Alaska Digest

Posted: Wednesday, October 13, 2004

High court won't deal with state seal case

ANCHORAGE - The U.S. Supreme Court refused Tuesday to intervene in an Alaska court ruling against a man found guilty of a misdemeanor for using the state seal without permission.

The nation's highest court gave no reason for why it decided not to comment on the 7-year-old case.

The state Court of Appeals in January sided with a lower court when it ruled that Scott Robart was guilty of a misdemeanor for using the Alaska state seal on silver commemorative coins that were sold on QVC, the home shopping cable network, in 1997. A replica of the state seal was on one side and a design commemorating the Gold Rush centennial was on the other.

Robart had wanted the U.S. Supreme Court to overturn the lower court decision. He did not immediately return a call for comment Tuesday.

In 1996, Robart, the owner of Commemorative Designs, was invited by someone from the state Department of Commerce and Economic Development to submit one of his products to a national television show featuring Alaska items.

Missile defense test phase nears end

ANCHORAGE - The military plans to place a sixth ballistic missile interceptor inside a silo at Fort Greely by the end of the month, nearing the end of the initial test phase for a national defense system critics contend is still highly flawed.

To prepare for activation, the military is conducting exercises and tests at the Interior Alaska post, where five of the 55-foot-long rockets have been installed since July, as an essential component of the Bush administration's national security policy.

The first two interceptors destined for Vandenberg Air Force Base in California will go into existing silos in November, with two more scheduled there for next year and 10 more at Fort Greely.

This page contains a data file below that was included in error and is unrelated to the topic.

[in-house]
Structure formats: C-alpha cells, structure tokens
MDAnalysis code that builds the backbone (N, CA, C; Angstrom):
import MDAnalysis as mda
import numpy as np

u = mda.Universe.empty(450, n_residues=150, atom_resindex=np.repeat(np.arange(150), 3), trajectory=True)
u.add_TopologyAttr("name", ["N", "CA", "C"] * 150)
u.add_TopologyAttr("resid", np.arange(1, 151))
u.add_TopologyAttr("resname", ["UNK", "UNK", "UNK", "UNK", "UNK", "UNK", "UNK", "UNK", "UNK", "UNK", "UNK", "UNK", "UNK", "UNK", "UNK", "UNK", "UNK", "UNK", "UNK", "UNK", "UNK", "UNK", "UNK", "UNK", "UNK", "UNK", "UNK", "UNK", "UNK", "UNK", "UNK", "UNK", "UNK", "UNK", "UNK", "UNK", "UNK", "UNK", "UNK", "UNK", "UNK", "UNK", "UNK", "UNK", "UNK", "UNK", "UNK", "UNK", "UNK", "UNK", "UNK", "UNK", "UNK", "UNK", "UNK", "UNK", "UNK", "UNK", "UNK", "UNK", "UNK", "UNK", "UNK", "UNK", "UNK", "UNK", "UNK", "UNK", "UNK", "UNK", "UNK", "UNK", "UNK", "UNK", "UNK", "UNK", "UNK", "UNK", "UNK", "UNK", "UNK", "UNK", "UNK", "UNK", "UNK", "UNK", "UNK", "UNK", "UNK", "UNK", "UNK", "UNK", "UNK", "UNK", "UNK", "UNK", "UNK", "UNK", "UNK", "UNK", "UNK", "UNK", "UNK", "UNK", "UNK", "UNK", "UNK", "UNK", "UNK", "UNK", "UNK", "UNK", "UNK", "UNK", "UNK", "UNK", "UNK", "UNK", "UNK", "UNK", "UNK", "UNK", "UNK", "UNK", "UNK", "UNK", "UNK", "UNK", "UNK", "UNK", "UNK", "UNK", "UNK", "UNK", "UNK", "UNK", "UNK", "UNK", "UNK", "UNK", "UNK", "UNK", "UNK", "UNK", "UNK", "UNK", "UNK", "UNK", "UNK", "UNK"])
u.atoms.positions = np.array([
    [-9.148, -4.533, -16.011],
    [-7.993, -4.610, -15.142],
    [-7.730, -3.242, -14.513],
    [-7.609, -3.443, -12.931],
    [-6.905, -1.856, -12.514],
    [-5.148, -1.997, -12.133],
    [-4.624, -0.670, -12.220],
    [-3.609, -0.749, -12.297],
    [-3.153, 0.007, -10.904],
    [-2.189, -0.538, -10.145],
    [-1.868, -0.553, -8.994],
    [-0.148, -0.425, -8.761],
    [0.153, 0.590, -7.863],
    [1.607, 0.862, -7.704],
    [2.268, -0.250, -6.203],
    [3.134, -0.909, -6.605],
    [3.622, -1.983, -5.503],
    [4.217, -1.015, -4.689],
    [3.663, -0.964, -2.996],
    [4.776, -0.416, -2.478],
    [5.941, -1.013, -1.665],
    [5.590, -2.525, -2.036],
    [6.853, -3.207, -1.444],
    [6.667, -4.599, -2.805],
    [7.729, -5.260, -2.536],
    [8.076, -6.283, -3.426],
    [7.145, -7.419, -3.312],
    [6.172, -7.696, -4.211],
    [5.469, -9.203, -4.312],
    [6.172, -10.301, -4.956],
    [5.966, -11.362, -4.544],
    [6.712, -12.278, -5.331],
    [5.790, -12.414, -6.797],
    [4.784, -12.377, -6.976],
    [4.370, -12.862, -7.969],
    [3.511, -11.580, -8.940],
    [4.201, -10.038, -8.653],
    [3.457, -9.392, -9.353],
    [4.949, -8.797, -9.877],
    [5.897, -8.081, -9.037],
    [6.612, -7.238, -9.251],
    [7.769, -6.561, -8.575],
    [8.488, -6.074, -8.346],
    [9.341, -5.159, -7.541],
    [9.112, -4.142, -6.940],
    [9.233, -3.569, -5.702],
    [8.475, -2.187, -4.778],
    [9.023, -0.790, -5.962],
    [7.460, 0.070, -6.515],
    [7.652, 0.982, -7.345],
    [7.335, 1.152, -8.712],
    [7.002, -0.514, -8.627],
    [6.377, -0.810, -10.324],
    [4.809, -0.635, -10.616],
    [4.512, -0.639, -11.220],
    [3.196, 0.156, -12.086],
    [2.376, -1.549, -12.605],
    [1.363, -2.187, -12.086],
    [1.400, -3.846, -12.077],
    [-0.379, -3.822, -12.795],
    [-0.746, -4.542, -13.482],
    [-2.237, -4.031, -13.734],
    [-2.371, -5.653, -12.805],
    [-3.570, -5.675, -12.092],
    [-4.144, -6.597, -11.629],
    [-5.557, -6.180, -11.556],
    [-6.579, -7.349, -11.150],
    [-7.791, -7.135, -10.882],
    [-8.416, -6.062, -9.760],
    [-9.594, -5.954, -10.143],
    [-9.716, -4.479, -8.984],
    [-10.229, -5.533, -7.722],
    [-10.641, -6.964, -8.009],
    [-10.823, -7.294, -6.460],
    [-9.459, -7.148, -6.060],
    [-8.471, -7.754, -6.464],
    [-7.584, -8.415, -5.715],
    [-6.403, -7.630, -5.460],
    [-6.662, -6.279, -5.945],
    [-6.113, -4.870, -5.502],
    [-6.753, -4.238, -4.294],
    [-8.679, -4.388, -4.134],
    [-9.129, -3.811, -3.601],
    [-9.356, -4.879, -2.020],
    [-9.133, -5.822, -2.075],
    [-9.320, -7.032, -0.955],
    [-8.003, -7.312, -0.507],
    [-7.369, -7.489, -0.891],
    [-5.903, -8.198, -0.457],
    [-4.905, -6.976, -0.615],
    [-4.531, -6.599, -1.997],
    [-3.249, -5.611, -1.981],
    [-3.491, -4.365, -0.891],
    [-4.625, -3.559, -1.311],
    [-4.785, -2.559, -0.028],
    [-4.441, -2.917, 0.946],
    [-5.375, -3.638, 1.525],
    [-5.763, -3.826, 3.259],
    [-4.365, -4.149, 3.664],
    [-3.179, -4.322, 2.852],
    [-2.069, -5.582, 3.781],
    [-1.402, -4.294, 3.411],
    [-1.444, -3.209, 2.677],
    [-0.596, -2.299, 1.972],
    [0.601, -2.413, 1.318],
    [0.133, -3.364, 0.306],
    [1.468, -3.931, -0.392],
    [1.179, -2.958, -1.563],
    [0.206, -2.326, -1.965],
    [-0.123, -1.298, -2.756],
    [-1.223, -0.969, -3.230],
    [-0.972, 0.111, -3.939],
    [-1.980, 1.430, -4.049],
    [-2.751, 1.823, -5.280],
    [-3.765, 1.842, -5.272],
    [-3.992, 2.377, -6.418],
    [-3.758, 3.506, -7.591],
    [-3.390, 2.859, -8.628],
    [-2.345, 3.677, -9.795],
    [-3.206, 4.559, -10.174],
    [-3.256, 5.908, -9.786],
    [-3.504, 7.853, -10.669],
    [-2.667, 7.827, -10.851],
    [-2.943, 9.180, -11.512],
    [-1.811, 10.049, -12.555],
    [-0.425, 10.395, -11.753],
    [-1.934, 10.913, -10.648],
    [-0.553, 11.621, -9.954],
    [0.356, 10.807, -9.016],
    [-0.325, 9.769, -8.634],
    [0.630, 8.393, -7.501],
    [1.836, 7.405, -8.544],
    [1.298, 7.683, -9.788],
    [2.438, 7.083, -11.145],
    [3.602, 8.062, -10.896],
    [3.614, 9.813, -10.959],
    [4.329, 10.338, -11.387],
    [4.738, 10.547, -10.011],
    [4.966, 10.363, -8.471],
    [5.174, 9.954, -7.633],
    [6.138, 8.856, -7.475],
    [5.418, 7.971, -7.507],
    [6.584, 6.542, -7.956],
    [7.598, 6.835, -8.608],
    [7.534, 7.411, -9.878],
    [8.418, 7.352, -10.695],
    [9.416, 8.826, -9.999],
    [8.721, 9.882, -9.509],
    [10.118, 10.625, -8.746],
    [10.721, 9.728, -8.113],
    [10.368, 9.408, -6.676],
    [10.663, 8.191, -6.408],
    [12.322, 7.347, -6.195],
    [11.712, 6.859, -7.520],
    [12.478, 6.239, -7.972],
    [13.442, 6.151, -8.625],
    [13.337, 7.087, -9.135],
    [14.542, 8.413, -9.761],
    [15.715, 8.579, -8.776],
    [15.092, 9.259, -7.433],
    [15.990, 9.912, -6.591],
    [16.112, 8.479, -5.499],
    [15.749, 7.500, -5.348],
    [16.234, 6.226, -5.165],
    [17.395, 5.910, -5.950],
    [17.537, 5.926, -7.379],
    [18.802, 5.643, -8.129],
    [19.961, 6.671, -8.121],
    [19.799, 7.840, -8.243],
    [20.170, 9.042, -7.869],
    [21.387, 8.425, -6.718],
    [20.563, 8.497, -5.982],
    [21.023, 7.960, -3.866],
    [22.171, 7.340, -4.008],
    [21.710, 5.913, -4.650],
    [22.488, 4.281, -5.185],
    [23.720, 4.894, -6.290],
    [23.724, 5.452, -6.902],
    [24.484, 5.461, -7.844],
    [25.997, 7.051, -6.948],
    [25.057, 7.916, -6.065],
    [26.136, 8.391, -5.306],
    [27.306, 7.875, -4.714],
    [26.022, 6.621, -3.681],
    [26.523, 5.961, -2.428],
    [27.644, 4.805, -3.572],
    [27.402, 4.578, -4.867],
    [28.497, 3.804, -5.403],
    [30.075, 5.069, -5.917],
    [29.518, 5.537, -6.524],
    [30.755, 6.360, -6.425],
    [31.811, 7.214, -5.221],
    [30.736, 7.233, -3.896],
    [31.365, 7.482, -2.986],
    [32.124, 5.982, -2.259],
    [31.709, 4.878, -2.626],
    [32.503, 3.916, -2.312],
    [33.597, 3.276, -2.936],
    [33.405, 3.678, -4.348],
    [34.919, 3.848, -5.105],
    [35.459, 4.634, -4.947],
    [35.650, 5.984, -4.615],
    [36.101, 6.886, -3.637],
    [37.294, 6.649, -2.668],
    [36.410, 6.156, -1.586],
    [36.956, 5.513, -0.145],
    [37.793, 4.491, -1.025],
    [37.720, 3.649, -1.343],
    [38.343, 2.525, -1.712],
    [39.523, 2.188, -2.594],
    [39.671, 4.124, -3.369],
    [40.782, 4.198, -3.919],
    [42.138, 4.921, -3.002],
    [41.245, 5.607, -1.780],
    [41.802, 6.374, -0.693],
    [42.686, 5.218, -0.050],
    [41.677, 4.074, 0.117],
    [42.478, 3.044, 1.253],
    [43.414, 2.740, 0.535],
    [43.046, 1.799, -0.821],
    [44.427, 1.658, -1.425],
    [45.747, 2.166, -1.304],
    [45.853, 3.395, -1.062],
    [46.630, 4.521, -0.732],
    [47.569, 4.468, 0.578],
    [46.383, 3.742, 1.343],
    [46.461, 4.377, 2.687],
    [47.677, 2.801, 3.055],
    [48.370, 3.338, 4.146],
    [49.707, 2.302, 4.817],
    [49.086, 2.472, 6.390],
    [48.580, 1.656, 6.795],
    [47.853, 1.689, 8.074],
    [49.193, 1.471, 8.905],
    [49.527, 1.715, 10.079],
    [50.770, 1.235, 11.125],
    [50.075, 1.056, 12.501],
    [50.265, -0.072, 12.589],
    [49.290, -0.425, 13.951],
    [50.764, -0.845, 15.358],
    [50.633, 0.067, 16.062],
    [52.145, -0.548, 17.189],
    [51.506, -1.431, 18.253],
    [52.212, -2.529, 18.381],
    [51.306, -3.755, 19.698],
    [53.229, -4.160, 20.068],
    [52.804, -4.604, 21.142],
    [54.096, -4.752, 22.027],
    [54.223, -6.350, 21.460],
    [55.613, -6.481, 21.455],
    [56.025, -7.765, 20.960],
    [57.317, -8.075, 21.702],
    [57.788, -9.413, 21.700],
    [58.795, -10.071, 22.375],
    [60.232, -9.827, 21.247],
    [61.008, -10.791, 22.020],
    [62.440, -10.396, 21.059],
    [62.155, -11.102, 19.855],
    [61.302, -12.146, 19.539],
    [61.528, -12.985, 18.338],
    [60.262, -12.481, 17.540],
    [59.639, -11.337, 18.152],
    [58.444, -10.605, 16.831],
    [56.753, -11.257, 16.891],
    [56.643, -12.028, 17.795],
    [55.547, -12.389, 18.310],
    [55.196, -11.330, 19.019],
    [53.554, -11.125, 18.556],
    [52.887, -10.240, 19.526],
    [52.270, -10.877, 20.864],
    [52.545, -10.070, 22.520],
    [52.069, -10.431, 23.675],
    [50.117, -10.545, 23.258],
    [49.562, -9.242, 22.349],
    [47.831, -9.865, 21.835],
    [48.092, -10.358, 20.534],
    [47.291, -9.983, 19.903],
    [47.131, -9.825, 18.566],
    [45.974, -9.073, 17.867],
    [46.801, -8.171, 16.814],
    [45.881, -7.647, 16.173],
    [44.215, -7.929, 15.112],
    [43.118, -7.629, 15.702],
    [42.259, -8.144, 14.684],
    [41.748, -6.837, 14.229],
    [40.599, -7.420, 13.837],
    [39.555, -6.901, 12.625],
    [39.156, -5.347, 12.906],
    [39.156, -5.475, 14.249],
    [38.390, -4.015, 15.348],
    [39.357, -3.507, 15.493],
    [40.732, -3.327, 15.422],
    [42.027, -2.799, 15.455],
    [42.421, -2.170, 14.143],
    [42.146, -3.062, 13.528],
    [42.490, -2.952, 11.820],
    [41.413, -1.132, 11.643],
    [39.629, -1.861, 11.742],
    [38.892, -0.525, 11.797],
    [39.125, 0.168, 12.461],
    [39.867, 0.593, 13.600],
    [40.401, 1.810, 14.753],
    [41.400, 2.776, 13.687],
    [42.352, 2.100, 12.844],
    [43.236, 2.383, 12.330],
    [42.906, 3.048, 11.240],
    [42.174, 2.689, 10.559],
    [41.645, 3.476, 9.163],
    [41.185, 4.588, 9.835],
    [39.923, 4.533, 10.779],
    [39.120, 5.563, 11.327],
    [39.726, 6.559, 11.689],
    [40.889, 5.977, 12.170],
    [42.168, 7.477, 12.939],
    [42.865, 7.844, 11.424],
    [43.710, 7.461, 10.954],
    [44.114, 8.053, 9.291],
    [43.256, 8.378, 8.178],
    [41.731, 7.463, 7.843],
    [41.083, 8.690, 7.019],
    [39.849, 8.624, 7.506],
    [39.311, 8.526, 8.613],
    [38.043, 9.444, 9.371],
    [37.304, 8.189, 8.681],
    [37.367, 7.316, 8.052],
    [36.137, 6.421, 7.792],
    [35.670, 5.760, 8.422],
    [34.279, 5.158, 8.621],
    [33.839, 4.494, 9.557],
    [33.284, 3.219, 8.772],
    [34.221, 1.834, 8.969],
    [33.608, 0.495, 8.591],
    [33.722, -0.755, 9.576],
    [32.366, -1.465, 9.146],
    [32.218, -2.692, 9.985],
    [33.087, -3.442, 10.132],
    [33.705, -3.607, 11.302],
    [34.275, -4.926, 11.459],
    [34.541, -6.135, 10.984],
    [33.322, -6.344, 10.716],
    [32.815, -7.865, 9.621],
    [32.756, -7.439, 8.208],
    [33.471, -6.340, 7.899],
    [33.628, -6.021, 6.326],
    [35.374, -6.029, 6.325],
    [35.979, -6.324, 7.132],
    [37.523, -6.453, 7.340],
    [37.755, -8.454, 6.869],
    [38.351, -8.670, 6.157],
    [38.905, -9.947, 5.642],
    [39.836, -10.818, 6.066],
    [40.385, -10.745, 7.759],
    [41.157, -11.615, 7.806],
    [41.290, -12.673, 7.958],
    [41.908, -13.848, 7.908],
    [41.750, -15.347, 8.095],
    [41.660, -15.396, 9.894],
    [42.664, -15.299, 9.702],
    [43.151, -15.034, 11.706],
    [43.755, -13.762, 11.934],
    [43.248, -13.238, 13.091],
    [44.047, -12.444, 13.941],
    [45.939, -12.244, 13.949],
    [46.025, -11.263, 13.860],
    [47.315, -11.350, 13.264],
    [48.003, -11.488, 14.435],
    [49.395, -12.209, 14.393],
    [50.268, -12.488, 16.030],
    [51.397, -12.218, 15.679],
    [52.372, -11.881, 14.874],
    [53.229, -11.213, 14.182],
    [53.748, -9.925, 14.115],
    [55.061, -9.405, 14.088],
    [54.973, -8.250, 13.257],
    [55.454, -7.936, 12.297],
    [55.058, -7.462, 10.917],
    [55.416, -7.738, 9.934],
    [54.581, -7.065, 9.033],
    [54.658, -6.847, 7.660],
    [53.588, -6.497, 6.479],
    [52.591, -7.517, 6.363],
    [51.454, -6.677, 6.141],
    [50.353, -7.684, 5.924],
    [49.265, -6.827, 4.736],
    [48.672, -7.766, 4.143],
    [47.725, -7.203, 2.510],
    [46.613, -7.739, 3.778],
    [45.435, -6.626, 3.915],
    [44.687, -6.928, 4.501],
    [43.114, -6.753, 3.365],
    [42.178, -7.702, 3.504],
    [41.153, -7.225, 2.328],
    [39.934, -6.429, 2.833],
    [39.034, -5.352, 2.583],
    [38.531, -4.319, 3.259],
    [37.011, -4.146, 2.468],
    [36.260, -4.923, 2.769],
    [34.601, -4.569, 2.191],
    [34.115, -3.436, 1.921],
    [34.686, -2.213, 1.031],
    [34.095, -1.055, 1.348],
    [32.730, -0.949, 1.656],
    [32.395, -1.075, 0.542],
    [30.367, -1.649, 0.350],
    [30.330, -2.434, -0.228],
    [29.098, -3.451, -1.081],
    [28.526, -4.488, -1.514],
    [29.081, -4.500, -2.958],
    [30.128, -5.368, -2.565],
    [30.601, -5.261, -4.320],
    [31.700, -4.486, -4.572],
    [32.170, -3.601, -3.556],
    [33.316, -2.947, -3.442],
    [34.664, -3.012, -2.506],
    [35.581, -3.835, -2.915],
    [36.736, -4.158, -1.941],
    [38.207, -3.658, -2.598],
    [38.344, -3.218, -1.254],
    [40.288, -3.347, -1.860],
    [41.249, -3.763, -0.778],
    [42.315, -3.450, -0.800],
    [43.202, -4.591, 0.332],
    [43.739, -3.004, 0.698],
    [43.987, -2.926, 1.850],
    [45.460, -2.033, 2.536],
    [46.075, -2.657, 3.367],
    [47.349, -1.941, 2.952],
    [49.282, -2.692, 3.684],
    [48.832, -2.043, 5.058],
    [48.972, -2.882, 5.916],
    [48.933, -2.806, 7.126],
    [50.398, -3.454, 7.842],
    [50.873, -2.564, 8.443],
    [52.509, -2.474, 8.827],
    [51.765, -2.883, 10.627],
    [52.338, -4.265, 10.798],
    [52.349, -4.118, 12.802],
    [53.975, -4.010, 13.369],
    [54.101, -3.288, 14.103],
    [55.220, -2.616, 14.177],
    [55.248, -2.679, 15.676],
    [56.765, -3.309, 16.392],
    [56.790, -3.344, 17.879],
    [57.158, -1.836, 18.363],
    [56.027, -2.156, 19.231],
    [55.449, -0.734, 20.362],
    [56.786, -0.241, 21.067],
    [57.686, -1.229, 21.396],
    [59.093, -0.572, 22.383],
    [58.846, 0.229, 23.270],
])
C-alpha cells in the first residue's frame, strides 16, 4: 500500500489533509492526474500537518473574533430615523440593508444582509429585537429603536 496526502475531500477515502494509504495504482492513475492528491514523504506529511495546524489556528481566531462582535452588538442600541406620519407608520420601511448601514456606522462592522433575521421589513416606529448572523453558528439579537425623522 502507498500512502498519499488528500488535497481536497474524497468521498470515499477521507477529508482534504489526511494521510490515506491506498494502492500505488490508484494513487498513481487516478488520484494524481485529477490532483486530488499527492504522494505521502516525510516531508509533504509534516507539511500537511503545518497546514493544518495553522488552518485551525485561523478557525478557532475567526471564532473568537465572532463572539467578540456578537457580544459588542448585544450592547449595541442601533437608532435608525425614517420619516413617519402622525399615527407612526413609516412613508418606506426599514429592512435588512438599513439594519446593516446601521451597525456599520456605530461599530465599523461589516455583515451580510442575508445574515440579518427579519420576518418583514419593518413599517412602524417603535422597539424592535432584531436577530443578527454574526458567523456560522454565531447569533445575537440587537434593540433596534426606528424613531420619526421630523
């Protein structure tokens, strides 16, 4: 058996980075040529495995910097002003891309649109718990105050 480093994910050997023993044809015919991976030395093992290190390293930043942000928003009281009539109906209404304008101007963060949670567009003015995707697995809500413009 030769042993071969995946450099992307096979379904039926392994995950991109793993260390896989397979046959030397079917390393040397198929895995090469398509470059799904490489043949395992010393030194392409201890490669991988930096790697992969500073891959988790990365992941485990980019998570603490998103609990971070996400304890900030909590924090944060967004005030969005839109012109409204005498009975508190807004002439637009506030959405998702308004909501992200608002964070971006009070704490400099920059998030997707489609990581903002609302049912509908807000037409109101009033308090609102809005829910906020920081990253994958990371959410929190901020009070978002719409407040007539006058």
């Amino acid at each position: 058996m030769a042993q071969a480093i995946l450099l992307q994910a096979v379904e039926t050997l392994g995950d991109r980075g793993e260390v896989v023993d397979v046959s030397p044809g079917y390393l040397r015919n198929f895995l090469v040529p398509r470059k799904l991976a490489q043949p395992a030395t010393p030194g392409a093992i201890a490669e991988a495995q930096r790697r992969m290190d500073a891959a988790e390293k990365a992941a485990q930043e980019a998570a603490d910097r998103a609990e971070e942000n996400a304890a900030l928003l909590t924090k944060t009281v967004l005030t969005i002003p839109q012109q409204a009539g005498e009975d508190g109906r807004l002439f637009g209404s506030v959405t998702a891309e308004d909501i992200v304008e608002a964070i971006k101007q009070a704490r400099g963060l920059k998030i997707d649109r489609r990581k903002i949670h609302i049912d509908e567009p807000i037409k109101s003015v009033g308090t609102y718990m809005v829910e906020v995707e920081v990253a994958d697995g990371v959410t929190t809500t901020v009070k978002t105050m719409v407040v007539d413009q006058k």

"Like with anything new, we're going through this shakedown period to make sure everything is working properly," Rick Lehner, a spokesman for the Missile Defense Agency, said Tuesday. "Everything is so geographically spread out and there are so many communication nodes within the whole system."

Dry summer, low water hamper fuel delivery

FAIRBANKS - After one of the driest summers on record that left water levels at their lowest in memory, only three villages in southwestern Alaska out of more than 80 served by the Yukon Oil Co. could not get their fall topoffs.

Barge pilots have gotten the job done this fall, and they're not done yet. On Monday, the last barge of the season left New Stuyahok after delivering fuel to the Nushagak River village.

The barge from New Stuyahok hadn't made it back safely, yet, said Shaen Tarter, Yukon Fuel vice president.

"They're trying to get done today so they can get back to Dillingham before they get stuck. There is a chance they will get stuck."

This year's drought - it was the second driest summer recorded in Fairbanks in the last century - made things tricky even under the best of circumstances. McGrath, Shageluk and Holy Cross all missed their fall topoffs this year, by quite a bit.

Woman convicted in baby death ordered released

ANCHORAGE - A woman convicted earlier this month of manslaughter in the death of a baby was ordered released from jail.

Michele Dague's sentencing judge concluded that she already has served all the time he plans to give her. Dague's sentencing is set for Dec. 3.

Dague, a licensed day care provider, was originally convicted of second-degree murder in the death of Kyle Tellesworth, a 10-month-old child left in her care in 1997.

In 1998, she was sentenced to 20 years. Dague spent nearly six years in prison.

However, Dague's conviction was overturned on appeal and a second trial resulted in the manslaughter conviction.



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